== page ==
The Food and Drug Administration (FDA) approved a device last week that can quickly inject a life-saving antidote into people who have overdosed on heroin or other opioids.
While some say the device, called Evzio, is necessary to save lives, others argue easier access to the antidote will encourage drug use.
An estimated 16,000 people die every year from opioid-related overdoses, according to FDA Commissioner Margaret Hamburg, and the number is growing. Opioids include prescription painkillers like OxyContin and Vicodin, as well as the street drug heroin.
Evzio is hand-held and simple to use. About the size of a small cell phone, it fits into a purse or medicine cabinet. When turned on, the device gives audible instructions on the process of administering the drug. Once injected, the drug takes immediate effect and, in most cases, can keep people who have overdosed on heroin or another opioid alive until they can get further medical care.
“While the larger goal is to reduce the need for products like these by preventing opioid addiction and abuse, they are extremely important innovations that will help to save lives,” Hamburg said. Drug overdoses have surpassed vehicle crashes as the leading cause of “injury death” in the United States, according to Hamburg.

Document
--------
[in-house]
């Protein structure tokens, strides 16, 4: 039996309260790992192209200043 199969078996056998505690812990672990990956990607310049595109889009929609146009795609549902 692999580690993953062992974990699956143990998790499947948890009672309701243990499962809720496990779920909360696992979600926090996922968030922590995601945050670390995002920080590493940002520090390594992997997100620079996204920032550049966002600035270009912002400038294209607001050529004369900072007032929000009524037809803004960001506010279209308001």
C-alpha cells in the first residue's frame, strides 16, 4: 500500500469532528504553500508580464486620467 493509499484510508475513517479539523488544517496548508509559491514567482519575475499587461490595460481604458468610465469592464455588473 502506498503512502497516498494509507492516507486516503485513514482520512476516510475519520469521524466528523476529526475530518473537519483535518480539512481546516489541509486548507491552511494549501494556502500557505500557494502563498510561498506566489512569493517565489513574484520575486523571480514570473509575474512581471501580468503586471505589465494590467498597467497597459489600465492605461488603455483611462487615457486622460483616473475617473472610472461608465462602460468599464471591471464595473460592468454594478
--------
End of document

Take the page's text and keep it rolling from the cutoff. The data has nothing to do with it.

The number of heroin users in the nation nearly doubled between 2007 and 2012, from 373,000 to 669,000, according to the Substance Abuse and Mental Health Services Administration. What used to be a back-alley drug is spreading all over America. Deaths from heroin overdose rose 45 percent between 2006 and 2010, according to the White House Office of National Drug Control Policy. Attorney General Eric Holder recently called the heroin epidemic an “urgent and growing public health crisis.”
Naloxone, the drug that Evzio contains, is not new. It is commonly found in ambulances and emergency rooms. At least 17 states and the District of Columbia allow naloxone to be distributed to the public. With Evzio’s FDA approval, doctors in those states will now be able to prescribe the device for those who want to have it on hand, primarily drug addicts, as well as family, friends, and caretakers who live or work with them.
But some believe increased access to the antidote will increase the use of heroin and other opioids.
Maine Gov. Paul LePage has consistently opposed legislation to expand access to the antidote even as instances of heroin overdose increased fourfold in his state between 2011 and 2012. Last year, LePage vetoed a bill that would have allowed more emergency responders to carry the drug and also would have allowed doctors to prescribe it to addicts’ family members and caregivers. He said the antidote provided “a false sense of security that abusers are somehow safe from overdose if they have a prescription nearby.”